Lessons in Love and Loss


“To spare oneself from grief at all cost can be achieved only at the price of total detachment, which excludes the ability to experience happiness.” ~ Erich Fromm

The Dali Lama points out that there are two basic ways to respond to suffering- “one is to ignore it and the other is to look right into it and penetrate it.”

Last month I looked right into the face of loss again when my beautiful black lab Charlie died. For almost fourteen years she was my daily companion, my best friend, and my hero, having saved my life on two separate occasions.

I watched her decline all summer. It started with unexpected falls, walking into walls, stumbling on flat surfaces, and then daily mini-seizures. I was keenly aware our days together were numbered.

Then one day on a walk with my daughter and I Charlie had a seizure that left her temporarily immobilized. As she lay motionless and struggling to breathe at the bottom of embankment, I came face to face with her dying. Panic surfaced. I didn’t know what to do. Do you call 911 when your 80-pound dog collapses on the road?  The thought passed quickly as I made a sudden decision to carry Charlie home. It’s amazing what you can do with adrenalin surging through your body and you are alone with a child looking at you to make everything right in her world.

Back home I laid Charlie down on her mat and looked for clues on what was going when suddenly I knew. She was dying. There was a look in her eyes I hadn’t seen before. I sobbed huge tears of sorrow into her beautiful silky fur scared and fearful of her impending demise. At that same moment, I decided not to give into my fears. Instead of being fearful of having to put Charlie down and live a life without her, I made a conscious decision to soak in her love and spend every moment we had left by her side.

A few days after her fall down the embankment Charlie rallied so I traveled back with her to our island home. There on the beach where she grew up, she swam, chased sticks and galloped in the sand. I went to our vet appointment that afternoon hoping I would get the ok to take her home and live happily ever after. But sadly that didn’t happen.

Charlie entered the vet with her tail wagging but shortly after our arrival she experienced a major neurological seizure that left her unable to walk. She didn’t recover. It was time to say goodbye.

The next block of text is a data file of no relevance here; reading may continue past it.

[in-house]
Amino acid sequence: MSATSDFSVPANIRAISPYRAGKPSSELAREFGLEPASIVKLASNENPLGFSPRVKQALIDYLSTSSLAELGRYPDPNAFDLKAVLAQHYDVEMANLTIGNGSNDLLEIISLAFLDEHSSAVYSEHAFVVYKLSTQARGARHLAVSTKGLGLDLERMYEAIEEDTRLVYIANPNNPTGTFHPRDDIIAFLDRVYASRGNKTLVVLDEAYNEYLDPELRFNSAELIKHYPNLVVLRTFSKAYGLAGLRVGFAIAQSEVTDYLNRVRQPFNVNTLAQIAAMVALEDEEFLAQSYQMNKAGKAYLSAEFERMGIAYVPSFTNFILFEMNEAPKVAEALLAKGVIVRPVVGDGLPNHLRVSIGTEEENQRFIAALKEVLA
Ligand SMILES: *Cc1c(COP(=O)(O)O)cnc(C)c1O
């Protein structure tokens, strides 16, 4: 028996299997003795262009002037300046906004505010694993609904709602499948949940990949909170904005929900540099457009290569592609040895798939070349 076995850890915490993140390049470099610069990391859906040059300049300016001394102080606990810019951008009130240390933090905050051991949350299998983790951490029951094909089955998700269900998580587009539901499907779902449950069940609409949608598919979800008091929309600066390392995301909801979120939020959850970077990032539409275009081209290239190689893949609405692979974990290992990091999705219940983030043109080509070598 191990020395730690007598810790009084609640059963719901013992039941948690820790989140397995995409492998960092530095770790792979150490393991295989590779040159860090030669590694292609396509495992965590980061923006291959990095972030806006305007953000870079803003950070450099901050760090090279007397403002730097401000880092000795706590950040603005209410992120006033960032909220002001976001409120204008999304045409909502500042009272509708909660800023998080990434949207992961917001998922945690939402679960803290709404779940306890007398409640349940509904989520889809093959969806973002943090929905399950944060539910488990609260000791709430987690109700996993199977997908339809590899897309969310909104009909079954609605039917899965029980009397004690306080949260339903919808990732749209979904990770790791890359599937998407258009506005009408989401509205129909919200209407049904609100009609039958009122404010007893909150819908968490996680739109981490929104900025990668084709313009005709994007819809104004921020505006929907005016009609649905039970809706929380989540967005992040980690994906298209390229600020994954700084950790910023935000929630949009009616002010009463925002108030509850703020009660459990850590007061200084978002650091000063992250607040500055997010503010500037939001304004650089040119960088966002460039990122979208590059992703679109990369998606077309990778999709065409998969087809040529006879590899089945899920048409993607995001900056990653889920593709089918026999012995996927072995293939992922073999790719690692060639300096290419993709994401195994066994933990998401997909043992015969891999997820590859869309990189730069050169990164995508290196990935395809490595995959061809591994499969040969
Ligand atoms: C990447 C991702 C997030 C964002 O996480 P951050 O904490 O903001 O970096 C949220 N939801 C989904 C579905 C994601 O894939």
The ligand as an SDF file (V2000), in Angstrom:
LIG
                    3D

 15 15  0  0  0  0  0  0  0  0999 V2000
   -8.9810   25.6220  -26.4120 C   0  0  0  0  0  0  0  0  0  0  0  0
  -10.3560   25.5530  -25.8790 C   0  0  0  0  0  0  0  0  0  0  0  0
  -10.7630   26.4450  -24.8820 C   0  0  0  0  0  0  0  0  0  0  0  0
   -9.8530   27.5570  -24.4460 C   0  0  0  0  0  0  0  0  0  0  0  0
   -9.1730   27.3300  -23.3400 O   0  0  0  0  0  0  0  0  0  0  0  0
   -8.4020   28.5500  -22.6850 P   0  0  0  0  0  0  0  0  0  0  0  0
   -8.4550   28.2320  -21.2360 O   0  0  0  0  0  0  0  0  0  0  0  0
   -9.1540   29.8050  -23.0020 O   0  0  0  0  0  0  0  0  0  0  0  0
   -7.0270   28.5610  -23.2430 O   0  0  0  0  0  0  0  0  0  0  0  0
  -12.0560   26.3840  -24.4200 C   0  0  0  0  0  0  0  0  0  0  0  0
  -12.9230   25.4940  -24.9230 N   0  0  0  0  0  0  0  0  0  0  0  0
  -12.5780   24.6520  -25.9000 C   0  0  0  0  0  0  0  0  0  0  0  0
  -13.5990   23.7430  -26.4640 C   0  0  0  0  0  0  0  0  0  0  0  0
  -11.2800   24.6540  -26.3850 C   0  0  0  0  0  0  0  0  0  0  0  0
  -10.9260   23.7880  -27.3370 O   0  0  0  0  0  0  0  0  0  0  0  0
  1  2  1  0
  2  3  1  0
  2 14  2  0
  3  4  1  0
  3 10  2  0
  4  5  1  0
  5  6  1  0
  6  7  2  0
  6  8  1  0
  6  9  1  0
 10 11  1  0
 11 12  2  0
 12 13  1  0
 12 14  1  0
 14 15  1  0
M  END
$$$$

As the vet injected the sleeping medication I witnessed Charlie’s spirit move through her as she transitioned from the beautiful black lab I had loved all those years, to a hollow and cold body, empty of her strong and vibrant life force. And while at that moment I felt intense sadness and loss I also felt soaked in an incredible love as our bond transcended her physical form.

Although my heart still aches Charlie isn’t in our lives anymore, the pain of her death wasn’t unbearable and I didn’t break wide open this time. Instead, my shift from fear into love moved me from my grief to feeling honoured and so overwhelmingly blessed to have had this amazing canine partner in my life.

I learned many lessons from Charlie in our time together. The most important one she taught me was that when we change our relationship to our unpleasant experiences when we resist them less, we diminish the added layers of suffering that come from our own reaction. And that was an amazing lesson for a dog to teach.


I see you when I run the trails through the woods,

you slightly ahead of me but always looking back  to make sure I am there.

I see you when I walk in the front door,

your soulful eyes holding my gaze as your tail bangs out greetings on the hardwood floor.

I see you in my rearview mirror as I drive,

you staring at me curious to where our next adventure will be.

I see you lying next to me on your mat,

I reach out to pet you like I have the thousands of mornings before but you aren’t there.

I feel you still by my side and I know you are there

you never left me as our hearts are forever entwined

yours with mine.

Wishing you strength in seasons of loss and grief,